According to sources, the Kerala High Court has held that an association of private citizens formed with the objective of promoting any sports/games cannot be prevented from using ‘Kerala’ or ‘Bharat’ or ‘India’ under the Emblems and Names (Prevention of Improper Use) Act, 1950 in its name. The Act banned only the naming of commercial entities after India, Bharat or Kerala.
The Court made the observations while allowing a writ petition filed by the Kerala Deaf Cricket Association against the refusal by the Registration Department to register the association because of prefixing of 'Kerala' before the association's name.
The Department contended that no society with the word ‘Kerala’ could be registered in view of the the Emblems and Names (Prevention of Improper Use) Act of 1950 and that further, there was no provision to name a non-Governmental organisation with the name of any State or nation as the same might be misunderstood or interpreted as a governmental organisation.
Justice N. Nagaresh observed on this, that the Act banned only the naming of commercial entities after India, Bharat or Kerala.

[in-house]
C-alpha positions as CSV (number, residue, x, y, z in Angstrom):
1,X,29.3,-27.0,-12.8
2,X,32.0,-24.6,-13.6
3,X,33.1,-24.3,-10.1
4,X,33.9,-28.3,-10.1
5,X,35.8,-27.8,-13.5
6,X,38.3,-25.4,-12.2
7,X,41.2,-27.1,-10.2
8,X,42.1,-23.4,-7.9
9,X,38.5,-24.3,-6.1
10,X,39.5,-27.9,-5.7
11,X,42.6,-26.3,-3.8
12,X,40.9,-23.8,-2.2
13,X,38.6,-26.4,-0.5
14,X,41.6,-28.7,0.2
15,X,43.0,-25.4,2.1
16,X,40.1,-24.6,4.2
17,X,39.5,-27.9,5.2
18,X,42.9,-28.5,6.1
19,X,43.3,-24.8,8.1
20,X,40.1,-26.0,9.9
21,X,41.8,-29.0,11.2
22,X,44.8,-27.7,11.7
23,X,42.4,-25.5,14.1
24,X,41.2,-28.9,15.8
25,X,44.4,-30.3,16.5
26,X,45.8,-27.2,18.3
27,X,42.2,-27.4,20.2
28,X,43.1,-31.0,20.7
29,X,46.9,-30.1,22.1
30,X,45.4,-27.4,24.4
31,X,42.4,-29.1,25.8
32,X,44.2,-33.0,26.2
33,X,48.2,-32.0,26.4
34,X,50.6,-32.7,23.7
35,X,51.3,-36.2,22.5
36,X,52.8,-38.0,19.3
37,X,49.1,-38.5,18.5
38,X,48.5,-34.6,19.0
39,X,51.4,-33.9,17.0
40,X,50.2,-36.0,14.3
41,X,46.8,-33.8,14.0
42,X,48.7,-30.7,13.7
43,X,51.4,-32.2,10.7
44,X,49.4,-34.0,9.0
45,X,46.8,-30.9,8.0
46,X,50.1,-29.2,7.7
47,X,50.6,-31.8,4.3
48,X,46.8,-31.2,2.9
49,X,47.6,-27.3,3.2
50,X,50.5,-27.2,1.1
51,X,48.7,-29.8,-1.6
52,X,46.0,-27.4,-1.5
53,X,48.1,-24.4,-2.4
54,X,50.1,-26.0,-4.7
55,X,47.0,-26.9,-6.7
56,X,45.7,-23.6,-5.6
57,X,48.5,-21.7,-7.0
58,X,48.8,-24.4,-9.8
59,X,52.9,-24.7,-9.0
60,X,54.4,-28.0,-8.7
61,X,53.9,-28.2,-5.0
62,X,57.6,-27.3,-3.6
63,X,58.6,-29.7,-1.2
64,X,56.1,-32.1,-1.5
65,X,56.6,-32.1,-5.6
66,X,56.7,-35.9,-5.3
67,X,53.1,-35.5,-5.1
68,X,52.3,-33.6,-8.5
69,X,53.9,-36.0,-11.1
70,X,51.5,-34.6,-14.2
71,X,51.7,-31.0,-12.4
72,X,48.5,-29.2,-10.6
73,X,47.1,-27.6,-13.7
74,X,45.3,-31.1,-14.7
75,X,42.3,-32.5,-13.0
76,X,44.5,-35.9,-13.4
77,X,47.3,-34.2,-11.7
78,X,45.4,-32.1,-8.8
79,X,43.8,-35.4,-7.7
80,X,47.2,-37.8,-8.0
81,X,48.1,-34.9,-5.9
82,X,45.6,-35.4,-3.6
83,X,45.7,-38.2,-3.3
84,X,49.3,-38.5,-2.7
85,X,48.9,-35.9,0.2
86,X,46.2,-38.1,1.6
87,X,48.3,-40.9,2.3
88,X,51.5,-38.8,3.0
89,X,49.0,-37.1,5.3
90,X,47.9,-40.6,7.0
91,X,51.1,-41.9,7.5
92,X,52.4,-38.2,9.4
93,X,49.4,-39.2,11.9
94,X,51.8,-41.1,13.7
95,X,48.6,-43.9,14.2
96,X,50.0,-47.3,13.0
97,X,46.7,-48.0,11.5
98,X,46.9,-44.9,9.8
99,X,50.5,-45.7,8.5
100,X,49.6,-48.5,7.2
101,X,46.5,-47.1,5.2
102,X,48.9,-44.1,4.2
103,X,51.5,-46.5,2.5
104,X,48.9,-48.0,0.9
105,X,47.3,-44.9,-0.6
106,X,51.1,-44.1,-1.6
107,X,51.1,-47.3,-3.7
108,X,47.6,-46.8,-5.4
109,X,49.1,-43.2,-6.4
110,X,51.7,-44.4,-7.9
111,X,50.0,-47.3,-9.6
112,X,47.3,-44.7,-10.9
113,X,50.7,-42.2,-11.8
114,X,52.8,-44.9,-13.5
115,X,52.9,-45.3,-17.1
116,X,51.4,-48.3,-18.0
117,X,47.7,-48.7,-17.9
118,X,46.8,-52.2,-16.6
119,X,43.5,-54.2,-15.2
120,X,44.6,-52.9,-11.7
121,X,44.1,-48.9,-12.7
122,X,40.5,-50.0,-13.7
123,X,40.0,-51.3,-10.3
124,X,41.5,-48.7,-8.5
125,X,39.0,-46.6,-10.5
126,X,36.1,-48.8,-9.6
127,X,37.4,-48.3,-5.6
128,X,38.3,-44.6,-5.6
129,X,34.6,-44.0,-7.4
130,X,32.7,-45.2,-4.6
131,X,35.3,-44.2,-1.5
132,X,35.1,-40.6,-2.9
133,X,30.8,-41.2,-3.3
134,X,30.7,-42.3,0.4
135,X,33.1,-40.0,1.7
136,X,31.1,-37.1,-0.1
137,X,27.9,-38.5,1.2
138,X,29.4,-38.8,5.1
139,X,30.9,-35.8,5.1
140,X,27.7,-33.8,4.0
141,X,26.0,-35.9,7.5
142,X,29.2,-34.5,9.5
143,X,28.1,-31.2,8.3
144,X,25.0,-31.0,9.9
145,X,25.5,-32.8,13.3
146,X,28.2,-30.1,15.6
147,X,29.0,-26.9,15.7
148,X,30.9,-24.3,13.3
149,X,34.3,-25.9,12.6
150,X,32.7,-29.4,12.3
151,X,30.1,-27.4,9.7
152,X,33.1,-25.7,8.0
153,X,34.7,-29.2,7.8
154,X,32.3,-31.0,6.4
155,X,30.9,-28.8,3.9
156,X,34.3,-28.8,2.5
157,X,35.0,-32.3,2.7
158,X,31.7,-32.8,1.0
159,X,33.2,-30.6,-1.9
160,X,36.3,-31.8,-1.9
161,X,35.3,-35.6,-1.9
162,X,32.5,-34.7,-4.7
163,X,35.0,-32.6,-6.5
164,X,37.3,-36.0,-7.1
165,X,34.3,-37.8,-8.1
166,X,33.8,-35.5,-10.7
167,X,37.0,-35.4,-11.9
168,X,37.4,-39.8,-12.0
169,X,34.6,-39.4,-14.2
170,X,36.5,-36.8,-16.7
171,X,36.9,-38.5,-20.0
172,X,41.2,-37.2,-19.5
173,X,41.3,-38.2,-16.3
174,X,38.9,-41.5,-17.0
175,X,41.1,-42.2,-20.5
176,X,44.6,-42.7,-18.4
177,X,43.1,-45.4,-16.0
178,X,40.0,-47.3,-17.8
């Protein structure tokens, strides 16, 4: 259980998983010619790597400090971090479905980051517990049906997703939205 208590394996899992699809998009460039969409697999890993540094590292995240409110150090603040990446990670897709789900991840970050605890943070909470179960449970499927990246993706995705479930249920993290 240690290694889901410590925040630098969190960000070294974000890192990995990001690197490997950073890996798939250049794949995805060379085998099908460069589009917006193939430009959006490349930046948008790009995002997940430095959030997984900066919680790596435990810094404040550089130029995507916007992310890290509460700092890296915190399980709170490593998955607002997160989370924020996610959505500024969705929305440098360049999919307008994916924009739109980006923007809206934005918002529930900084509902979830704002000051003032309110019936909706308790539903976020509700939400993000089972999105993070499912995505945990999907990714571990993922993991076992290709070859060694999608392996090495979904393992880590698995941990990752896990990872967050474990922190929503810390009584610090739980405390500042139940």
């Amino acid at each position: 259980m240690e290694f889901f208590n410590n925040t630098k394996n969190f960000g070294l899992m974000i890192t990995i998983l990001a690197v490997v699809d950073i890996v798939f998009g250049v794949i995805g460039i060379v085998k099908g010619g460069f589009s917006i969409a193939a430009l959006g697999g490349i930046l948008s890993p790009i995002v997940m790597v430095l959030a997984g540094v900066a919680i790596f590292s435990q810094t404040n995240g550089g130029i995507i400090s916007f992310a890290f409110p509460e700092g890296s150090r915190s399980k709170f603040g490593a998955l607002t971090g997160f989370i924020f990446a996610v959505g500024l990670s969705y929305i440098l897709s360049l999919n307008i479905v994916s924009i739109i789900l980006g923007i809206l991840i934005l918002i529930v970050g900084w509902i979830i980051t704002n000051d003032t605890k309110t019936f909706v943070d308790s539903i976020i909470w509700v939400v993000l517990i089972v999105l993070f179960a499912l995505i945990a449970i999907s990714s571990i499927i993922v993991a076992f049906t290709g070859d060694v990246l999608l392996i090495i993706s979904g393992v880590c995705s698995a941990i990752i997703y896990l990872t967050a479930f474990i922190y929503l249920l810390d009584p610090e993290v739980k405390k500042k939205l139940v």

The Court said that it is the citizen's prerogative to name a person, institution or entity and a matter of the identity of the citizen or of an entity created by him.
"It is an inalienable right of the citizen. A democratic state cannot prevent its citizens from using with pride the names of their country or state and that too when the names were in existence and used without any restrictions even before the enactment of the Constitution itself," held the Court.
It also pointed out that the Emblems and Names (Prevention of Improper Use) Act, 1950 was enacted to prevent the improper use of certain emblems and names for professional and commercial purposes.
The scheme of the Act would manifest that it was "intended to curb the menace of exploitation of citizens by naming commercial entities in such a manner that the general public would be led to believe that a private commercial entity is one which has the official patronage of the Central or State Government. The Act, 1950 is rather intended to protect the common man than to assert the authority of the State," it said.
Justice Nagresh thus held that since the association was not one related to any trade, business, calling or profession, the provisions of the Emblems and Names (Prevention of Improper Use) Act, 1950 could not be applied to the petitioner and proceeded to order that the application submitted by the association be considered without regard to the provisions contained in the Act, 1950.
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